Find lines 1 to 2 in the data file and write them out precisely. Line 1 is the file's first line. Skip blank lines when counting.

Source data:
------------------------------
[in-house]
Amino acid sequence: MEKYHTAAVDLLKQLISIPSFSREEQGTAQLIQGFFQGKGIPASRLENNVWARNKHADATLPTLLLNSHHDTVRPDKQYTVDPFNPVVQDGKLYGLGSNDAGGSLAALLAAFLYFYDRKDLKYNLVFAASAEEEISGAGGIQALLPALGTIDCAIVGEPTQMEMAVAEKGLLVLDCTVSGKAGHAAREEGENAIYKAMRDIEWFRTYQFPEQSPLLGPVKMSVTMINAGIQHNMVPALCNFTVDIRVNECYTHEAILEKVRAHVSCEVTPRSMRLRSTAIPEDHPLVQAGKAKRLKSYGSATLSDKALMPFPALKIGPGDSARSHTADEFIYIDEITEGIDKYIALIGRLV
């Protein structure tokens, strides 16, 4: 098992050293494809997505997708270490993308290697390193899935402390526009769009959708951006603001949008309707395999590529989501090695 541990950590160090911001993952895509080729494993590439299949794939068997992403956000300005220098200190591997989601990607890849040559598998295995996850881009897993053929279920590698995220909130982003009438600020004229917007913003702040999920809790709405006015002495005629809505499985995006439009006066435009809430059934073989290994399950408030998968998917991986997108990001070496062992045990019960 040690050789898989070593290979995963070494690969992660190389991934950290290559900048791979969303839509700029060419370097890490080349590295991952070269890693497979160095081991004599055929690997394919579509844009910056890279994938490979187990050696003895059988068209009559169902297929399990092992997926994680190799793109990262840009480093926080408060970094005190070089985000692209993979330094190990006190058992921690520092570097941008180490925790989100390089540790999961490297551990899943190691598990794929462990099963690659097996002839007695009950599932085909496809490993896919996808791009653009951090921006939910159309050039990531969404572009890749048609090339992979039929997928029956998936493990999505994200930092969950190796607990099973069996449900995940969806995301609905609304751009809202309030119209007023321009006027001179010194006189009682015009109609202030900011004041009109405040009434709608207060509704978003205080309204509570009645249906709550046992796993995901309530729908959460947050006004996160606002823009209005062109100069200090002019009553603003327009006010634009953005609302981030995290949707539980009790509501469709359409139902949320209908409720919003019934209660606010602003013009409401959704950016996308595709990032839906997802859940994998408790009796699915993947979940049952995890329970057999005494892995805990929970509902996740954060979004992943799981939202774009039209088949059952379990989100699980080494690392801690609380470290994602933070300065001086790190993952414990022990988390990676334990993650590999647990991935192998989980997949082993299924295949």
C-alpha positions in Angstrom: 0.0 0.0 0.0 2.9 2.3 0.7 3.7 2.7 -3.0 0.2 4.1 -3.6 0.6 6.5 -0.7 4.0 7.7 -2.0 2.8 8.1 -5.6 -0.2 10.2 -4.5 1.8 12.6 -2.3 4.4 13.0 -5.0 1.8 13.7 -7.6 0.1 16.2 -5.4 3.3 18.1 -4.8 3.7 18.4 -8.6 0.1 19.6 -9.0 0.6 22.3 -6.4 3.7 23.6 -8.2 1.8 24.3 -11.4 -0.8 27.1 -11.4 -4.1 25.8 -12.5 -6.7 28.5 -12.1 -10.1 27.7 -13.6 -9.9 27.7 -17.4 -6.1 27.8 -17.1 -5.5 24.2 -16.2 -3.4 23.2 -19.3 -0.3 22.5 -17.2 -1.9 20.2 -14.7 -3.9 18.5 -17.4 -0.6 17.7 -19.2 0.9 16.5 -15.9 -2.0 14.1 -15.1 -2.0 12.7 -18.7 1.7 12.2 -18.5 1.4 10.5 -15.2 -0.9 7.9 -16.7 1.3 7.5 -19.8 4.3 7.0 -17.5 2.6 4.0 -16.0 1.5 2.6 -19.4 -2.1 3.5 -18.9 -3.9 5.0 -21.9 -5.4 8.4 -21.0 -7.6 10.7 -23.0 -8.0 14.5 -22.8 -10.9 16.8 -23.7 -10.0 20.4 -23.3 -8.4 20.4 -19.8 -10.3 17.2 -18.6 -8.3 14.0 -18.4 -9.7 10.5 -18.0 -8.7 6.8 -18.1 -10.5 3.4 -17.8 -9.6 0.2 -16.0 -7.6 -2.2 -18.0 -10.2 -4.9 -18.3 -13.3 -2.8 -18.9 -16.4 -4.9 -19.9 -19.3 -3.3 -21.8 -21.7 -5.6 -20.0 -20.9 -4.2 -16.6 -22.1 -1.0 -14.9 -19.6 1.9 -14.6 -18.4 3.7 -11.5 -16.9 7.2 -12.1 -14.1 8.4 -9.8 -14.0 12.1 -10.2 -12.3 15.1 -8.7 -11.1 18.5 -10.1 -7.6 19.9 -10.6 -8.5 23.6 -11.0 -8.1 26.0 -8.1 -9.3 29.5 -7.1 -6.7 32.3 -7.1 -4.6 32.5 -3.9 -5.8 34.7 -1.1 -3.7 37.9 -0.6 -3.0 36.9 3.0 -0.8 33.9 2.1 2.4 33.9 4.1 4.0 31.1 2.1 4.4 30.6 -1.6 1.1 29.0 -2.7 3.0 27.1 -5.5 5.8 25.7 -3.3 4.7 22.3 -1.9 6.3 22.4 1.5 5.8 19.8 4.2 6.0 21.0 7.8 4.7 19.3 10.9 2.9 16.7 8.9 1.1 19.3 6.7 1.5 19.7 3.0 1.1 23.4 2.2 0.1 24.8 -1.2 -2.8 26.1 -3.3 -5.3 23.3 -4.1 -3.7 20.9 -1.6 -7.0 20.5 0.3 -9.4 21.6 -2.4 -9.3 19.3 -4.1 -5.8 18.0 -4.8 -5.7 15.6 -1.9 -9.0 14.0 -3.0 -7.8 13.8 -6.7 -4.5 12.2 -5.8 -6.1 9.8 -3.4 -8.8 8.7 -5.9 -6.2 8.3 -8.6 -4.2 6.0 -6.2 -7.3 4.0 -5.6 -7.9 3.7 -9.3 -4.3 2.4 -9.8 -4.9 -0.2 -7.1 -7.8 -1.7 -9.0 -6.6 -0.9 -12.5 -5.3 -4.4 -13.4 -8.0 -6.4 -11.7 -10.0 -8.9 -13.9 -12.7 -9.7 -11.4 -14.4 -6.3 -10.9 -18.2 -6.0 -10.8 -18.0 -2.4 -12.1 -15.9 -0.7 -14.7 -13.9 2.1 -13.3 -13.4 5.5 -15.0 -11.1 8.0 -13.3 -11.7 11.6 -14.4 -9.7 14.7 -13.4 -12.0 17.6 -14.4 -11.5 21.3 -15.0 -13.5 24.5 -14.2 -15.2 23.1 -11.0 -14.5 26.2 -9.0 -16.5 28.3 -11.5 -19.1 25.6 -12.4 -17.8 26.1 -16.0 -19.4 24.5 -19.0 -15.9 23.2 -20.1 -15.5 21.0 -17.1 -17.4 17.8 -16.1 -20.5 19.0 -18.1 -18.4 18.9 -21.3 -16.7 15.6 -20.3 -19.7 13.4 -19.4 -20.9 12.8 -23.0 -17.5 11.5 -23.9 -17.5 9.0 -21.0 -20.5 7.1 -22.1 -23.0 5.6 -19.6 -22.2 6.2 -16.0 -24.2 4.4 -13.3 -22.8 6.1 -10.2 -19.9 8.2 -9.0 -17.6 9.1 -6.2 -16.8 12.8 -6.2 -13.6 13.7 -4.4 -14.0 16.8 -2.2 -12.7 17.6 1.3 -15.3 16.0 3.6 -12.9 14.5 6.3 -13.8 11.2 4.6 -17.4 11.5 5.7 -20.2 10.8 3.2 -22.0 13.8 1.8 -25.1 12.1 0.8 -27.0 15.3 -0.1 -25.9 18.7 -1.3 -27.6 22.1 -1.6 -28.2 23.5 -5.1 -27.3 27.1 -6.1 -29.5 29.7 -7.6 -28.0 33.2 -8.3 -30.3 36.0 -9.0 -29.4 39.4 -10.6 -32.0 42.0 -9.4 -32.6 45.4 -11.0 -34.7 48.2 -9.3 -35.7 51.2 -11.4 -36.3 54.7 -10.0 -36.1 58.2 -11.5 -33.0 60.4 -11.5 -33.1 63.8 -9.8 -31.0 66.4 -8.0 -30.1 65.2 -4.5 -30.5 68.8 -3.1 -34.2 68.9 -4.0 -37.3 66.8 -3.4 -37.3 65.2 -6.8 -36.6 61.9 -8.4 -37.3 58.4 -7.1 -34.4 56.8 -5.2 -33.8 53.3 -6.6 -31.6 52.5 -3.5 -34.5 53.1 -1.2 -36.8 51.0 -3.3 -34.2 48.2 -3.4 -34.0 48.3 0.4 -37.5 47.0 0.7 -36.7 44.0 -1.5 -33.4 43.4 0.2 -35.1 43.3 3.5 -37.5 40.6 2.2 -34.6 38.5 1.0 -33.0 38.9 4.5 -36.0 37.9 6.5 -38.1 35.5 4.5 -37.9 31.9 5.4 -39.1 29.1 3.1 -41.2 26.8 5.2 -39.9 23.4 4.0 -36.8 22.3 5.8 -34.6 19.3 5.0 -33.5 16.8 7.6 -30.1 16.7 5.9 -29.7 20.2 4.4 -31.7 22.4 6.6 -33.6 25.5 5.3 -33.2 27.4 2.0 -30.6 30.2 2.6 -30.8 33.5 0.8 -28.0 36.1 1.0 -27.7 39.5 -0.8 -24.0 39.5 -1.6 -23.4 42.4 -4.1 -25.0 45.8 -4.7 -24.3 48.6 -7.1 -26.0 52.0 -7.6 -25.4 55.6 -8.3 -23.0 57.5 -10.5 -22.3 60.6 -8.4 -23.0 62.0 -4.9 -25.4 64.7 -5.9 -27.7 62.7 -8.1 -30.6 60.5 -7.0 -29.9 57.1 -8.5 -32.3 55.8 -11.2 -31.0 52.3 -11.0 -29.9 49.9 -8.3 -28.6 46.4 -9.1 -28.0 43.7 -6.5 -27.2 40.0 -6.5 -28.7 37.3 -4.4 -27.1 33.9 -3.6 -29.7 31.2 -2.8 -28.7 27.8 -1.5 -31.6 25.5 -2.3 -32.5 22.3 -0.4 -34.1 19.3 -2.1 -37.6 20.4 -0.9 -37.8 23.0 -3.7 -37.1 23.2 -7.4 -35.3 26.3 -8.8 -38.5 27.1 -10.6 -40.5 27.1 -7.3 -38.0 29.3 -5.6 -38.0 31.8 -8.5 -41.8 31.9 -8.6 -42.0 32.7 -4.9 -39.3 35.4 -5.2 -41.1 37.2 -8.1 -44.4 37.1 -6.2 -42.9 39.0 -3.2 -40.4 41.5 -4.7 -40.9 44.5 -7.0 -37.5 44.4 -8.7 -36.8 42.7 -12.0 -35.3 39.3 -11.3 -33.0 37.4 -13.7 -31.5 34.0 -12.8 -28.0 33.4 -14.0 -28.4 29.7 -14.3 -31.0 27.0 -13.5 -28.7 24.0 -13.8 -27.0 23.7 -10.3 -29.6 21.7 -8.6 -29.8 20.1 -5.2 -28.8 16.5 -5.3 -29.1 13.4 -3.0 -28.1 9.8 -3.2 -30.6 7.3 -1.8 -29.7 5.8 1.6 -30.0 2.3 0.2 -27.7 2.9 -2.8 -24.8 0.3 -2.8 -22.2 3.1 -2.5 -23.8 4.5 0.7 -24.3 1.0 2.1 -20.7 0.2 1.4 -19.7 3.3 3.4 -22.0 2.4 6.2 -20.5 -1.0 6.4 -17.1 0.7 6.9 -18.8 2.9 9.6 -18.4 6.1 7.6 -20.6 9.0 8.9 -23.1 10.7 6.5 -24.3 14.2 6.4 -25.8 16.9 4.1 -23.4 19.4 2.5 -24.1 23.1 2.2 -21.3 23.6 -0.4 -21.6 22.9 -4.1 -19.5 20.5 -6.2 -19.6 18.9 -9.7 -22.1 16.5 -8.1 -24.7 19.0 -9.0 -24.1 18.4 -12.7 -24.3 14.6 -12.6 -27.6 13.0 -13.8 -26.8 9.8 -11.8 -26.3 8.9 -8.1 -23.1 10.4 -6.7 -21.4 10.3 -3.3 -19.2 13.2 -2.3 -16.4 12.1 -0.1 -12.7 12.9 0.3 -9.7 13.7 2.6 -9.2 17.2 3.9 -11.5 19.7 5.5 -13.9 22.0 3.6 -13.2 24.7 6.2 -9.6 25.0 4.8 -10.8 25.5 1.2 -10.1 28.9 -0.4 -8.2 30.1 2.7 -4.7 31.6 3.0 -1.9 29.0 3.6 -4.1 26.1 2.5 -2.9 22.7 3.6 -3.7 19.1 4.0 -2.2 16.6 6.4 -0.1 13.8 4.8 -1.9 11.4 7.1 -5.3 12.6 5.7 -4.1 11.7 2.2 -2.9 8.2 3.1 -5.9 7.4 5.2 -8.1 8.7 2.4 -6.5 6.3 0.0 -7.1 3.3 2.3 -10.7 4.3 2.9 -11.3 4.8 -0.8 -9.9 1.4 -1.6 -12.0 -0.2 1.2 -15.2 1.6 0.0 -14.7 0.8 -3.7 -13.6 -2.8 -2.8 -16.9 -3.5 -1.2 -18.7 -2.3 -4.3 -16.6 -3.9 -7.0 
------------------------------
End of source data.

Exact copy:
[in-house]
Amino acid sequence: MEKYHTAAVDLLKQLISIPSFSREEQGTAQLIQGFFQGKGIPASRLENNVWARNKHADATLPTLLLNSHHDTVRPDKQYTVDPFNPVVQDGKLYGLGSNDAGGSLAALLAAFLYFYDRKDLKYNLVFAASAEEEISGAGGIQALLPALGTIDCAIVGEPTQMEMAVAEKGLLVLDCTVSGKAGHAAREEGENAIYKAMRDIEWFRTYQFPEQSPLLGPVKMSVTMINAGIQHNMVPALCNFTVDIRVNECYTHEAILEKVRAHVSCEVTPRSMRLRSTAIPEDHPLVQAGKAKRLKSYGSATLSDKALMPFPALKIGPGDSARSHTADEFIYIDEITEGIDKYIALIGRLV